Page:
Colette Sheridan: A Catholic ethos has no place in our new maternity hospital

Catholicism has no place in maternity wards, so says Colette Sheridan in her weekly column
Colette Sheridan: A Catholic ethos has no place in our new maternity hospital

PROTEST: Women on the platform of Connolly Station, Dublin, in 1971 prior to boarding the Belfast train to buy contraceptives.

IT’S kind of hard to believe that there will be no religious influence on the new National Maternity Hospital, given the fact that the Sisters of Charity own the south Dublin site at St Vincent’s University Hospital.

It will be leased to the State for the new hospital. A subsidiary of the religious order, St Vincent’s Healthcare Group (SVHG), has been given the go-ahead by the State to operate the facility.

But the order’s tainted history, which saw it running the Magdalene Laundries, should be enough to worry anyone concerned about women’s reproductive health and rights. And there is plenty to worry about.

Three years after the vote to repeal the Eighth Amendment was passed, just under half of maternity hospitals still do not offer abortion services.

One in ten GPs are providing abortion services, posing a particular problem for women living in rural Ireland, as well as marginalised women who may find it hard to travel outside their area, according to Orla O’Connor, director of the National Women’s Council of Ireland.

She has said that, on average, one woman a day is still travelling from Ireland to the UK and elsewhere for an abortion. This, Ms O’Connor pointed out, is due to the overly restrictive legislation around the 12-week limit for abortion on request.

Many women find out they’re pregnant around the ten-week mark “so there is a very tight time-frame to request an abortion. We would be calling for wider access into the second trimester.”

It has been an arduous journey for women in this country fighting for reproductive justice. 

Irish feminists celebrated the 50th anniversary of the contraceptive train last month. The utterly farcical scenario of having to cross the border to avail of contraception (a human right, surely?) was highlighted when a group of spirited women boarded a train in Dublin to go to Belfast and ambush a pharmacy, where they bought condoms, later to be blown up like balloons on the riotous journey back.

They couldn’t buy the pill on demand as a prescription was required. But instead, they flaunted Disprin, masquerading as contraceptives, for symbolic purposes.

That evening, some of the women, including trailblazers Mary Kenny and Nell McCafferty, went on The Late Late Show to talk about their shenanigans up north.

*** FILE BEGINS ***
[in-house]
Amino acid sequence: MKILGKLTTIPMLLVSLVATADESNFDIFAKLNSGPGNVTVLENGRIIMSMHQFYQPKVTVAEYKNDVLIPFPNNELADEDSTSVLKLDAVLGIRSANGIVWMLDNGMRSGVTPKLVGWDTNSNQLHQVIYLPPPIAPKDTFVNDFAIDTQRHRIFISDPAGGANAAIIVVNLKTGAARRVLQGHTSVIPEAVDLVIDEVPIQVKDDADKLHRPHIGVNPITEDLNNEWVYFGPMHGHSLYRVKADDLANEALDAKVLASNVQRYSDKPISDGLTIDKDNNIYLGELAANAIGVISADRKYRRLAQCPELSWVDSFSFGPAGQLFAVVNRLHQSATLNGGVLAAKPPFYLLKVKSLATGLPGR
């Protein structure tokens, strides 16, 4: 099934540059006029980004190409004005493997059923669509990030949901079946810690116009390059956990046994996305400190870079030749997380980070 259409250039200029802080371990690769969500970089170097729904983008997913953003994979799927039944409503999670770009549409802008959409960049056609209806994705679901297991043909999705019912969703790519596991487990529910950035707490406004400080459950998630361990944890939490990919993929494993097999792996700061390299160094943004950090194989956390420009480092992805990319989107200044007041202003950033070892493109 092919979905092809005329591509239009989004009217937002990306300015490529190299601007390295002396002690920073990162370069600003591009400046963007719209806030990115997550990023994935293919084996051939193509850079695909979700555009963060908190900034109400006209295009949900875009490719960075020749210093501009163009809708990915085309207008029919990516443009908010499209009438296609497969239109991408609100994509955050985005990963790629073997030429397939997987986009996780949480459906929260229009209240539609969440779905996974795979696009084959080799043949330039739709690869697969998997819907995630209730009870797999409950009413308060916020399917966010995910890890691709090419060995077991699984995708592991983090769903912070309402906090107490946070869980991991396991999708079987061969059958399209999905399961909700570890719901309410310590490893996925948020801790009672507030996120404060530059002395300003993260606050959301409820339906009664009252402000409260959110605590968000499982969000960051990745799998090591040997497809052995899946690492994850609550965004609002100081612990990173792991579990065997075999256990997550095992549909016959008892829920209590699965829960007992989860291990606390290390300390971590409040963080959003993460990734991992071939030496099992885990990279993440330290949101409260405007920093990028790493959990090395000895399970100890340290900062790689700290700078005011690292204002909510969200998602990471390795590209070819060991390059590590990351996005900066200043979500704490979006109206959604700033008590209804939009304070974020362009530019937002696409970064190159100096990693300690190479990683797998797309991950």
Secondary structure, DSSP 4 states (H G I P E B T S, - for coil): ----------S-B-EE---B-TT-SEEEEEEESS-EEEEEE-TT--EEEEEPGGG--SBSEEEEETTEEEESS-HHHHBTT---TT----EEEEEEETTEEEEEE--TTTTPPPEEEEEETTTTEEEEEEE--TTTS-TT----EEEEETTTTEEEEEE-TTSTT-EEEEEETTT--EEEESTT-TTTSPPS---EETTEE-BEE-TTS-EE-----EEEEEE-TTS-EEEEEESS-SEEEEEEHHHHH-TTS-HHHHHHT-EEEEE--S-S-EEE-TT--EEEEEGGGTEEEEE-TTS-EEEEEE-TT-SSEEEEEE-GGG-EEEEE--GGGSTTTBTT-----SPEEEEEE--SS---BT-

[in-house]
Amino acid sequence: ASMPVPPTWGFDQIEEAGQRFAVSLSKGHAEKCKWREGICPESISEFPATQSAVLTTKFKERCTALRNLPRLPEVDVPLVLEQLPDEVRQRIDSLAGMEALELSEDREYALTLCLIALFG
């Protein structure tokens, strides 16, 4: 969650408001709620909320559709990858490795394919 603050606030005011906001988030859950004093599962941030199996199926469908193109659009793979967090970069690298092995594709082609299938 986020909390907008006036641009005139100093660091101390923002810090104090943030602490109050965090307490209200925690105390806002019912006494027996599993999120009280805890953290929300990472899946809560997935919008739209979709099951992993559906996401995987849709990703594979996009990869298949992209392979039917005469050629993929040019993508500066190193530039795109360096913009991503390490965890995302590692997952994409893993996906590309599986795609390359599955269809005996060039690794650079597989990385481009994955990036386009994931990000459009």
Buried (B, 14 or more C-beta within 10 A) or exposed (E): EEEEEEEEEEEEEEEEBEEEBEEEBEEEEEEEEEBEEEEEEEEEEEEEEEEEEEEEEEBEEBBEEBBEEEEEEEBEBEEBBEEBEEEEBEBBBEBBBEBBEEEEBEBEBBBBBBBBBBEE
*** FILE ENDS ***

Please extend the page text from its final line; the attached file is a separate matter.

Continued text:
The TV appearance was appropriate as sex didn’t commence in Ireland until the dawning of Gay Byrne’s often ground-breaking chat show.

What a country, eh? Obsessed with sex in terms of condemning it, we had to be dragged kicking and screaming into the 20th century.

I’d like to say it must all seem very strange to today’s young women. But there is still a hangover from those dark days when having sex could see you locked up in a home for ‘fallen women’.

The new holding company, which is set to own the new maternity hospital, has an oversight role. Legally, the government can’t compel a private Catholic entity to provide services that go against its ethos.

The constitution of this new company, St Vincent’s Holdings, sets its healthcare delivery in a religious framework. Its ‘main object’ links service provision with ethical compliance. Its directors are legally bound to uphold the Catholic values of Mary Aikenhead, the founder of the Religious Sisters of Charity.

Labour Senator, Ivana Bacik, has urged the Government to reconsider it's position on the new National Maternity Hospital, to ensure that governance of the hospital will not be influenced by any religious doctrinal ethos.

Senator Bacik said: “Unless this hospital is built on State-owned land, concerns remain that a Catholic religious ethos will hold some influence over the healthcare that the hospital will offer to women.

“The new maternity hospital should have a secular charter, unfettered by any religious doctrine. I remain concerned the governance arrangements currently proposed will still allow for the influence of Catholic ethos on the type of care provided to patients.”

Senator Bacik added: “It is wholly inappropriate that the Catholic Church should retain any influence over decisions relating to women and our healthcare.

“We need to ensure that Ireland is a truly secular and pluralist society, a true republic in which the church and State are separated.”

We all know what happened to Savita Halappanavar, the 31-year-old dentist, who died of septicaemia at University Hospital Galway when she was 17 weeks pregnant.

She became very unwell and having been told she was miscarrying, and in terrible pain, asked that the pregnancy be terminated.

This was refused, Savita’s husband said, because there was still a foetal heartbeat and the couple was allegedly told, “this is a Catholic country.”

If that is Catholicism, most women of child-bearing age would want nothing to do with it as exemplified by the successful vote to repeal the 8th.

Catholicism has no place in maternity wards.

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